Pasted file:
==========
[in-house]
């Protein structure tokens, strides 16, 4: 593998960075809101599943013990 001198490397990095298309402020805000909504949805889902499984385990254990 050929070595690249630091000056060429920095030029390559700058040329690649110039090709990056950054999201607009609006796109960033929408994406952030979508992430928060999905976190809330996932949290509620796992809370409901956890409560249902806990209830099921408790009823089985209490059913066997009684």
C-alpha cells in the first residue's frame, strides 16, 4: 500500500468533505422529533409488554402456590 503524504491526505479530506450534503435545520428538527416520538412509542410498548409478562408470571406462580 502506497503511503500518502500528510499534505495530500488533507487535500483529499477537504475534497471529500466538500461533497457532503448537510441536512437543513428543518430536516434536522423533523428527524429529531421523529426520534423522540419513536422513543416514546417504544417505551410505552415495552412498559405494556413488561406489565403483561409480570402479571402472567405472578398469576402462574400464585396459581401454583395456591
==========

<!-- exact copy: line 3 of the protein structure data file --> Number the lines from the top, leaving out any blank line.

C-alpha cells in the first residue's frame, strides 16, 4: 500500500468533505422529533409488554402456590 503524504491526505479530506450534503435545520428538527416520538412509542410498548409478562408470571406462580 502506497503511503500518502500528510499534505495530500488533507487535500483529499477537504475534497471529500466538500461533497457532503448537510441536512437543513428543518430536516434536522423533523428527524429529531421523529426520534423522540419513536422513543416514546417504544417505551410505552415495552412498559405494556413488561406489565403483561409480570402479571402472567405472578398469576402462574400464585396459581401454583395456591